Of more specific interest are the changes made by adding all that "extended" footage into movies already deemed near-perfect by three separate panels of Oscar voters. Peter Jackson himself makes a good case for the added footage.
The extended versions have always been considered works in progress, open to revisionism, says Jackson. Time has given him more perspective on the merging of literary conventions and cinematic possibilities, and he approached the task of integrating lost footage as if he were making "a whole new version of the film."
The introductory sequence to "The Fellowship of the Ring" now reveals more about the death of the ring's first human owner, who uses the magic power to make himself invisible to his enemies. When he jumps in a river to swim away from the battle, it allows the archers to take deadly aim. This establishes an important theme early on about the limits of magic and the unreliability of appearances.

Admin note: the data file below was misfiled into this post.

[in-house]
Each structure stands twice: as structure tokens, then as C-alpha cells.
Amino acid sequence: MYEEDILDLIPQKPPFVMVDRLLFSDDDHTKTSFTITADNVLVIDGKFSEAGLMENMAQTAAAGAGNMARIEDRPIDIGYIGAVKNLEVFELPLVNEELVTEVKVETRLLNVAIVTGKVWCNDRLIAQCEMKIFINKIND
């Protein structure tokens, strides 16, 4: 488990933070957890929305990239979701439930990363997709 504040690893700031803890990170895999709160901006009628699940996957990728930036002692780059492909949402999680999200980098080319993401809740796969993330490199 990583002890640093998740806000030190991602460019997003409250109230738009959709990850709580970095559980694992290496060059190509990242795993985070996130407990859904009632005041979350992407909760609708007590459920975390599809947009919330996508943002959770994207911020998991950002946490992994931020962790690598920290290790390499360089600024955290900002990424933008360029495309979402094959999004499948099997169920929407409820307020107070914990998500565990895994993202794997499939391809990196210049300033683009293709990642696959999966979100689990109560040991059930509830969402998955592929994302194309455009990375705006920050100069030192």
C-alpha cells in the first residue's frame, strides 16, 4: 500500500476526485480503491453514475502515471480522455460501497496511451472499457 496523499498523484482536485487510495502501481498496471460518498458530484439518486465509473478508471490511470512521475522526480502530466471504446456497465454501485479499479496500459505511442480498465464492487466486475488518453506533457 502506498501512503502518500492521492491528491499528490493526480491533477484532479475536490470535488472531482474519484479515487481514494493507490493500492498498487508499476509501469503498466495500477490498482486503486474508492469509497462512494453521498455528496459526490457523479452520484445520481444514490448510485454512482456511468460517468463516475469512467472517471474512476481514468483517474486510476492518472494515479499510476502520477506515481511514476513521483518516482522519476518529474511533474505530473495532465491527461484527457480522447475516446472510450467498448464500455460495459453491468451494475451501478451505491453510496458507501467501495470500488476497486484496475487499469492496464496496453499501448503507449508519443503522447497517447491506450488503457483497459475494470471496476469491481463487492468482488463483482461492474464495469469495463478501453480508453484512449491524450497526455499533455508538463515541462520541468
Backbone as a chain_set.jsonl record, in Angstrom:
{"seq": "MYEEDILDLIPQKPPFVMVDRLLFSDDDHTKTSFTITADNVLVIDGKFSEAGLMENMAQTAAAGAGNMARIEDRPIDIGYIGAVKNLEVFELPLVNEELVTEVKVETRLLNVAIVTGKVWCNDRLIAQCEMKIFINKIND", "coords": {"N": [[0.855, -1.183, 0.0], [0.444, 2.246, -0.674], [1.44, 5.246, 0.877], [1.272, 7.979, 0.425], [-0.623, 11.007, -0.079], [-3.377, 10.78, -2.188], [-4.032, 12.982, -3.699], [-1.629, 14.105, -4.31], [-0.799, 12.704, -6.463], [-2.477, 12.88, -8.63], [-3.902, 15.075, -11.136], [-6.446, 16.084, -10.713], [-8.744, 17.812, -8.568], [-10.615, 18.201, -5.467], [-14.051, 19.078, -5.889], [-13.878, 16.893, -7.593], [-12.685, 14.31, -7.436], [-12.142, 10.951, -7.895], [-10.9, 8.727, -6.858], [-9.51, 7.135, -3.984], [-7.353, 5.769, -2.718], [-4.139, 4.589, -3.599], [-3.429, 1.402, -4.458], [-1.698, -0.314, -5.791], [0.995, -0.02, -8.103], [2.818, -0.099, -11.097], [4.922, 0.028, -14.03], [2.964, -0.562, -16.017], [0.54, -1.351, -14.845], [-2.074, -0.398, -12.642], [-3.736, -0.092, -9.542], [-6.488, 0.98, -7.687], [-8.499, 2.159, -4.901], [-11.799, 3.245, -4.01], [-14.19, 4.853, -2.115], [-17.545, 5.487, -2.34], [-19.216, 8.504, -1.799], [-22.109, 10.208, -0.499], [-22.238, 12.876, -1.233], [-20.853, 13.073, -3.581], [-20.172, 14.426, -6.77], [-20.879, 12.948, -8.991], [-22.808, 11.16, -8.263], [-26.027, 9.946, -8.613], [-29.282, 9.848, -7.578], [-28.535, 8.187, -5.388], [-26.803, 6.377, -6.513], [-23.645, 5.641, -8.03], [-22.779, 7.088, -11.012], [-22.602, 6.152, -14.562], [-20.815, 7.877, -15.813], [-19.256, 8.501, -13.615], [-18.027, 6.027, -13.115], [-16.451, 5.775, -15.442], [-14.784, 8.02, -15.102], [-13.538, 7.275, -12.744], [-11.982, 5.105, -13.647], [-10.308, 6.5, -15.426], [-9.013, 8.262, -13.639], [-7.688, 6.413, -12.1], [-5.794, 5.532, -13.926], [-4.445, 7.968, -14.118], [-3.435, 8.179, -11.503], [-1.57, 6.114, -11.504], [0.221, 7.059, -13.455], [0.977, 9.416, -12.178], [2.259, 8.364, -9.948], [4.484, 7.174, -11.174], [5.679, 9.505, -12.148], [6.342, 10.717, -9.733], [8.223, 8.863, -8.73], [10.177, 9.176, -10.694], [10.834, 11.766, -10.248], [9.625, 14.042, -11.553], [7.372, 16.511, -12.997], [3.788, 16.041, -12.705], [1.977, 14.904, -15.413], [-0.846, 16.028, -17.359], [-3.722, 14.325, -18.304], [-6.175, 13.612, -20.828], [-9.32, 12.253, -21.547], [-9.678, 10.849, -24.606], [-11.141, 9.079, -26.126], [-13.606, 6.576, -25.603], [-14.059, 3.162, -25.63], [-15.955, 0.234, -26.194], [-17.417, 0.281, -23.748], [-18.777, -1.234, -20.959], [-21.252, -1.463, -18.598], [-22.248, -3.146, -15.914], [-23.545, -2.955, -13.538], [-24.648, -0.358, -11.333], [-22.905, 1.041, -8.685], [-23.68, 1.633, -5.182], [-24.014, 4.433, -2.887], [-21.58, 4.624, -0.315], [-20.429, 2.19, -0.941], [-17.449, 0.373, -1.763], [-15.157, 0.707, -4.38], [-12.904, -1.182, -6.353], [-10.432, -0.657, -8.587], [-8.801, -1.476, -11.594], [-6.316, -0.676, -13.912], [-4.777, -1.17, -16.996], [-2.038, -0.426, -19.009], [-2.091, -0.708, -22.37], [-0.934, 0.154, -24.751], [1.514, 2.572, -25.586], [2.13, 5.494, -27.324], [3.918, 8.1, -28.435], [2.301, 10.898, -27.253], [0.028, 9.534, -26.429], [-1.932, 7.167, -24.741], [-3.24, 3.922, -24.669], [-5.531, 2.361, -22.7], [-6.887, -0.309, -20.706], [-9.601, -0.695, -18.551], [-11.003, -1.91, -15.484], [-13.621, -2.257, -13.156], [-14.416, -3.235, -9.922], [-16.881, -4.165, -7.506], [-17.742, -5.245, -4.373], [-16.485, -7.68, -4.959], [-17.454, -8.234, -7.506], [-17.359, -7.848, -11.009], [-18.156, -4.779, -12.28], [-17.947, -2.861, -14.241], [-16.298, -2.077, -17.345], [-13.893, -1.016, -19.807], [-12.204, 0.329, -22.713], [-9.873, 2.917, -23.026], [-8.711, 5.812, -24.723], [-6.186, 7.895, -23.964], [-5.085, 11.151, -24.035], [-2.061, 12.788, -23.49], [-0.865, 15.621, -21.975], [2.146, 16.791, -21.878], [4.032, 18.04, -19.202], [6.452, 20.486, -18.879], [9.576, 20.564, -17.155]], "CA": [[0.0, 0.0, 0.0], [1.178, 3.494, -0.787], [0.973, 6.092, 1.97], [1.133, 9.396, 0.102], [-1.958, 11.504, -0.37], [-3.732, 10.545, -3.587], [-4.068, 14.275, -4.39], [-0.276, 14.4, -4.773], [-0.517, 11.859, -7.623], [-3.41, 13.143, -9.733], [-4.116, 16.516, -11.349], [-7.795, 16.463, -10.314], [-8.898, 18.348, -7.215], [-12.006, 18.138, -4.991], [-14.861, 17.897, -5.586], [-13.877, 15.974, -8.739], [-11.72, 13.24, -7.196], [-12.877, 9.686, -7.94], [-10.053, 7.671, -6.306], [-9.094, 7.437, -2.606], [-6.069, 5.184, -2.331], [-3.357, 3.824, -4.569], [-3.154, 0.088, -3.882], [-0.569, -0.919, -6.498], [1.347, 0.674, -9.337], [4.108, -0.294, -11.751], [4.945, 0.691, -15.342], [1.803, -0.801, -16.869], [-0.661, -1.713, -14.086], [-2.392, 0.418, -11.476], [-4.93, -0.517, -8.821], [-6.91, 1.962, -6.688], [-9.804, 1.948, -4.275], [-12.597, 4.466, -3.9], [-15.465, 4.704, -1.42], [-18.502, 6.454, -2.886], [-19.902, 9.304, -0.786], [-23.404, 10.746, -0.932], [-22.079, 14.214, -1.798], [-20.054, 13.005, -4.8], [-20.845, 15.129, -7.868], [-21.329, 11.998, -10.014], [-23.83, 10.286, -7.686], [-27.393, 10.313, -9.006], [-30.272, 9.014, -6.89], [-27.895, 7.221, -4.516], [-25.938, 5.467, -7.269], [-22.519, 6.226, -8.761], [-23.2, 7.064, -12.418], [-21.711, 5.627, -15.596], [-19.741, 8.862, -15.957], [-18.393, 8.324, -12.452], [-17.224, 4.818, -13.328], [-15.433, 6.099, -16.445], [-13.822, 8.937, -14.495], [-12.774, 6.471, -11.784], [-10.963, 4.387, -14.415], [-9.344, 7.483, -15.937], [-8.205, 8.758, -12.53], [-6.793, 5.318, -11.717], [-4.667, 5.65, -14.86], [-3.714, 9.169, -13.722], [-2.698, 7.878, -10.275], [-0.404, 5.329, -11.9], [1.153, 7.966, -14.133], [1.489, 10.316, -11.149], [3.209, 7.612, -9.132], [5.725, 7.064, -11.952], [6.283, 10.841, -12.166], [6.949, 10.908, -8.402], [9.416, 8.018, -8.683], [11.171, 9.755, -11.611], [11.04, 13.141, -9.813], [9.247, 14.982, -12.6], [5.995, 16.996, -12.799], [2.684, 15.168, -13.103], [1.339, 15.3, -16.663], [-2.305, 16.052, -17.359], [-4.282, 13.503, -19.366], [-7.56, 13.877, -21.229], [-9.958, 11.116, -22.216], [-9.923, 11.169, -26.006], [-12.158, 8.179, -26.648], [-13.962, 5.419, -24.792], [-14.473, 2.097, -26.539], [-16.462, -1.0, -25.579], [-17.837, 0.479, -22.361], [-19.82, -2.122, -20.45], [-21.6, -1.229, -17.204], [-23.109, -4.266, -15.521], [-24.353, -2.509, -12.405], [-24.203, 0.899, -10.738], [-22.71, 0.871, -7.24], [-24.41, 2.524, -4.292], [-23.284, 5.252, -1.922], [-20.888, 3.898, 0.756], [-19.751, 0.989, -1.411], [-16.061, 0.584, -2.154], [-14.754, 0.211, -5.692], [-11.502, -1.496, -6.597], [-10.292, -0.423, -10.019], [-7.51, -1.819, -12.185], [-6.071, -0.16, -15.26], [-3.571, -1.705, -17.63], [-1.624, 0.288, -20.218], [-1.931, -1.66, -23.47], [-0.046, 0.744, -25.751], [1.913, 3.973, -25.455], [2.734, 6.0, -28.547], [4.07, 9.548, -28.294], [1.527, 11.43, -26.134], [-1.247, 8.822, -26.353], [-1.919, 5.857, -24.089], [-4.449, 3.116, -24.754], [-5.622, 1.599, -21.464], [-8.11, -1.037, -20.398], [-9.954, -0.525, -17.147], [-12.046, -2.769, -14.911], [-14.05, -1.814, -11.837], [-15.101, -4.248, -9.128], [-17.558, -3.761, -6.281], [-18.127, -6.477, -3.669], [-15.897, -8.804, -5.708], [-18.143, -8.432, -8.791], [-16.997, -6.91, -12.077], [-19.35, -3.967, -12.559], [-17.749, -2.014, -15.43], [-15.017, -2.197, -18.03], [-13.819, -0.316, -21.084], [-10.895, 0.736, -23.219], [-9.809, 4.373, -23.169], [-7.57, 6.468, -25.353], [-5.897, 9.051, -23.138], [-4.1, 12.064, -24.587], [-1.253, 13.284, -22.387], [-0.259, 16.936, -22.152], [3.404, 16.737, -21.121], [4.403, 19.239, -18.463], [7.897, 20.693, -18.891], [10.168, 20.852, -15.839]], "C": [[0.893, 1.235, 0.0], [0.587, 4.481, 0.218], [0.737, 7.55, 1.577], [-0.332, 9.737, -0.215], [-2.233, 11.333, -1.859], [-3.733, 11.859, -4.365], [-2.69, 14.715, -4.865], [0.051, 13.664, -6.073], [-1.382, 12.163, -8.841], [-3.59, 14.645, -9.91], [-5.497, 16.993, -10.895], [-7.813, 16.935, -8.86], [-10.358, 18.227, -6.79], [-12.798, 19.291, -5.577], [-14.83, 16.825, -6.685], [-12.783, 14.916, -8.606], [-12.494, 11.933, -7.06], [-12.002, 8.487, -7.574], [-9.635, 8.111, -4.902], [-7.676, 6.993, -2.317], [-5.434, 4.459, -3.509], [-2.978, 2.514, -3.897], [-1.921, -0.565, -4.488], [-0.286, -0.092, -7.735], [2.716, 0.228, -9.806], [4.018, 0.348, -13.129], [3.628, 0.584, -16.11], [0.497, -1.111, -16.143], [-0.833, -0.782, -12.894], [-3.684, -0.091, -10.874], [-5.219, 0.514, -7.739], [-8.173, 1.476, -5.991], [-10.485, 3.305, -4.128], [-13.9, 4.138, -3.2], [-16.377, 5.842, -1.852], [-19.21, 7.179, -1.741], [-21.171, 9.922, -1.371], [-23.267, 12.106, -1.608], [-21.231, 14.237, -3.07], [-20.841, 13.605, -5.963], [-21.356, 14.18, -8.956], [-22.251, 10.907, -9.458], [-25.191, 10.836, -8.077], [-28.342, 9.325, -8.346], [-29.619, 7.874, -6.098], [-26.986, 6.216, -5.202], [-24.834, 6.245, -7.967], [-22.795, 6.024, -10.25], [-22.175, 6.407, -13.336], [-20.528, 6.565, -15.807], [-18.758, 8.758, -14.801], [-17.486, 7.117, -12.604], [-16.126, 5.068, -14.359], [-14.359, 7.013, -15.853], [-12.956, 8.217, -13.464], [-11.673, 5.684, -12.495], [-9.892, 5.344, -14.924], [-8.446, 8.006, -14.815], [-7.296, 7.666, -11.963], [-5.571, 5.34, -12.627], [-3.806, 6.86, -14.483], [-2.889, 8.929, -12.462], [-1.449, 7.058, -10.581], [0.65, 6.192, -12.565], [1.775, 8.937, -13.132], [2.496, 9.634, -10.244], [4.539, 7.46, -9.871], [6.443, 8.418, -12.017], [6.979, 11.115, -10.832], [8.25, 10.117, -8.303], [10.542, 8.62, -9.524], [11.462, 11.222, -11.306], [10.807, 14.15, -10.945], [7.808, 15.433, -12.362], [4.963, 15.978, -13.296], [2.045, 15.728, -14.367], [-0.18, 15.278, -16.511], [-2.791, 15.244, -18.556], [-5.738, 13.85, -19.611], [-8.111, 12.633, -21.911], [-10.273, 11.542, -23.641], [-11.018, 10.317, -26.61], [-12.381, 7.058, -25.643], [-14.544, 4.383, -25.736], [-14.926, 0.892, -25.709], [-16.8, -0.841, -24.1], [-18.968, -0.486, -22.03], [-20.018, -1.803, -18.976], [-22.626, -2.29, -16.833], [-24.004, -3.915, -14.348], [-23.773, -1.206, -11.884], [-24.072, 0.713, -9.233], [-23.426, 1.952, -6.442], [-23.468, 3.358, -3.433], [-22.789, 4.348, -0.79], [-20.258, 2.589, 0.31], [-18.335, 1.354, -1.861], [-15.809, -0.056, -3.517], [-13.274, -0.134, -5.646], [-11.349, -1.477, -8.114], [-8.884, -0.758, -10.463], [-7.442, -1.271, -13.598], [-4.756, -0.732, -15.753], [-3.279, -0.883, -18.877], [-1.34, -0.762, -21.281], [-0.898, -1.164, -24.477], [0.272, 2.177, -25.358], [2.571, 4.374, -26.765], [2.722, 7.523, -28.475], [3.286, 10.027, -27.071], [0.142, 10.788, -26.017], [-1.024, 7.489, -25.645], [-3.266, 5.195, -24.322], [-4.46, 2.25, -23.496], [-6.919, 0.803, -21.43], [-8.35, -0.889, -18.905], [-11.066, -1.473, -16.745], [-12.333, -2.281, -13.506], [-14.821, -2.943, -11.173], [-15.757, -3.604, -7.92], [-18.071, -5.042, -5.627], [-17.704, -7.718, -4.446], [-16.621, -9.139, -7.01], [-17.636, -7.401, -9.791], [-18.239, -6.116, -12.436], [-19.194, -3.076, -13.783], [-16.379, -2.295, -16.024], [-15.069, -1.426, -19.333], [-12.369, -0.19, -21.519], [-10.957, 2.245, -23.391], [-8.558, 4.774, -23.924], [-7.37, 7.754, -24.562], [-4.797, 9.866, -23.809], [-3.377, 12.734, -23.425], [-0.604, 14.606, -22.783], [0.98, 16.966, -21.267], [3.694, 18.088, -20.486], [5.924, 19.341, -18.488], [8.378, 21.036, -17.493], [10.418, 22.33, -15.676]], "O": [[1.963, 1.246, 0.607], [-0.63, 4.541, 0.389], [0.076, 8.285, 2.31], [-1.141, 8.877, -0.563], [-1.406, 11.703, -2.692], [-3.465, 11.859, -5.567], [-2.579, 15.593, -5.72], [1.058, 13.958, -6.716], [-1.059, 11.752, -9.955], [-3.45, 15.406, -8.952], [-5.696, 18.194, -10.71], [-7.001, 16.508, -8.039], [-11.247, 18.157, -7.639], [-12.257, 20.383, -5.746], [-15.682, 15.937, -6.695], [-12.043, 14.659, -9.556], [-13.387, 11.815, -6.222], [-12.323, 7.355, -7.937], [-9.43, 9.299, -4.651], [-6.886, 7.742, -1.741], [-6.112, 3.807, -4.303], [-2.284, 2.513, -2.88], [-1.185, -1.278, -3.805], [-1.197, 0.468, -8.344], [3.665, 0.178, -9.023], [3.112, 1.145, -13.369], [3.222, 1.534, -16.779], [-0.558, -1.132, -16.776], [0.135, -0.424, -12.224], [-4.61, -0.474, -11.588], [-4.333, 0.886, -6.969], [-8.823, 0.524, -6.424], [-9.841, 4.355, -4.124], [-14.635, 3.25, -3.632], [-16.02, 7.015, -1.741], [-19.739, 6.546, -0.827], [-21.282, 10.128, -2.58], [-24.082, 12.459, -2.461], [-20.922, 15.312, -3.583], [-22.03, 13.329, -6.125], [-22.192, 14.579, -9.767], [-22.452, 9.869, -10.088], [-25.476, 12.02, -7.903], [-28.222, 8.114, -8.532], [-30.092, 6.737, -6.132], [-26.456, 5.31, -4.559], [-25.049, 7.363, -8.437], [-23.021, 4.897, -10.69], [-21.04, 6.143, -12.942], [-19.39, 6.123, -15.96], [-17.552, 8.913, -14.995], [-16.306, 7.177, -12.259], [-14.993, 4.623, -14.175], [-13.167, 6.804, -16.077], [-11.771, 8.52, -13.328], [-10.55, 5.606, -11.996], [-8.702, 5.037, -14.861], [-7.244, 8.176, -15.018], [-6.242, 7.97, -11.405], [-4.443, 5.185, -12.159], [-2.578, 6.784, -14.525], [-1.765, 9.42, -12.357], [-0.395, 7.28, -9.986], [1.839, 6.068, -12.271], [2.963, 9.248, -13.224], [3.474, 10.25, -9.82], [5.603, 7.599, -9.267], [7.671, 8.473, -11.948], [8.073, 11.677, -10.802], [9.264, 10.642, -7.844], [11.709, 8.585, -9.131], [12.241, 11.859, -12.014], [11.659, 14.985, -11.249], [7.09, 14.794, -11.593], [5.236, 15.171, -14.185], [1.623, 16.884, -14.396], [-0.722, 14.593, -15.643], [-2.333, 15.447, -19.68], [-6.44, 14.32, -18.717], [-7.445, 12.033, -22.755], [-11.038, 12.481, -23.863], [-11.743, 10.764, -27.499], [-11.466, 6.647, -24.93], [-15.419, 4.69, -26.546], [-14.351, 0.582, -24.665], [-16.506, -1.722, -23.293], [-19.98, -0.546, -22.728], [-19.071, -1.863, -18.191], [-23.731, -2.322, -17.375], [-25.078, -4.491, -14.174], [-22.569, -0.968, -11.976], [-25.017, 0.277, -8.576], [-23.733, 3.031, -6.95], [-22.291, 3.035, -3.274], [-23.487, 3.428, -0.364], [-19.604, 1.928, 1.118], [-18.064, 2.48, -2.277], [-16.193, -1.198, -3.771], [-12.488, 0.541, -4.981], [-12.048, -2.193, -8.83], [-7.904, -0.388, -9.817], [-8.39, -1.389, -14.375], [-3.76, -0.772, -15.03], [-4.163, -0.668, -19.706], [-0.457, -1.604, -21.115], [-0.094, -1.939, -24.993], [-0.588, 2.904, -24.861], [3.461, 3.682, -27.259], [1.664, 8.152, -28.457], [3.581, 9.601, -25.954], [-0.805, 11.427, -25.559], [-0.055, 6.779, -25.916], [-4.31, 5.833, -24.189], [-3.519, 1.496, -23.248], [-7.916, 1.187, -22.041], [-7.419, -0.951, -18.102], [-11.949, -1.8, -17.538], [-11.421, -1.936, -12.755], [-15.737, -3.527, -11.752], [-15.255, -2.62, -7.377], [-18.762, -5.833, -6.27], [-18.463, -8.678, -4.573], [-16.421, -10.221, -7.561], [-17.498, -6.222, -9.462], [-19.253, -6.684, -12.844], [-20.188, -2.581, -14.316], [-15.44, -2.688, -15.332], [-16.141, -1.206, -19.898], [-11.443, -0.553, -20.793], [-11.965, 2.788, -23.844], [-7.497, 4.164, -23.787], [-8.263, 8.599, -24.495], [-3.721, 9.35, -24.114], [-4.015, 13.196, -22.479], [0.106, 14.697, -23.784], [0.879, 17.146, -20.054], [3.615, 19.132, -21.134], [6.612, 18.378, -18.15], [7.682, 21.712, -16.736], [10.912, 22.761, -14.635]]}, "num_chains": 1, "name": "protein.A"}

After the titles, the movie now opens not with Frodo Baggins (Elijah Wood) lazing in the forest, but with his guardian, Bilbo Baggins, sitting down to write "A Hobbit's Tale." This allows Jackson to pay homage to Tolkien by introducing life in the Shire with literary precision, placing all that follows in the context of a folk saga rather than a fairytale or "sword and sorcery" adventure.
Altogether, there are some 30 minutes of such additional material in the first film, including a flashback that establishes the family dynamic between Boromir (Sean Bean) and his brother and father, both of whom will play important roles later on.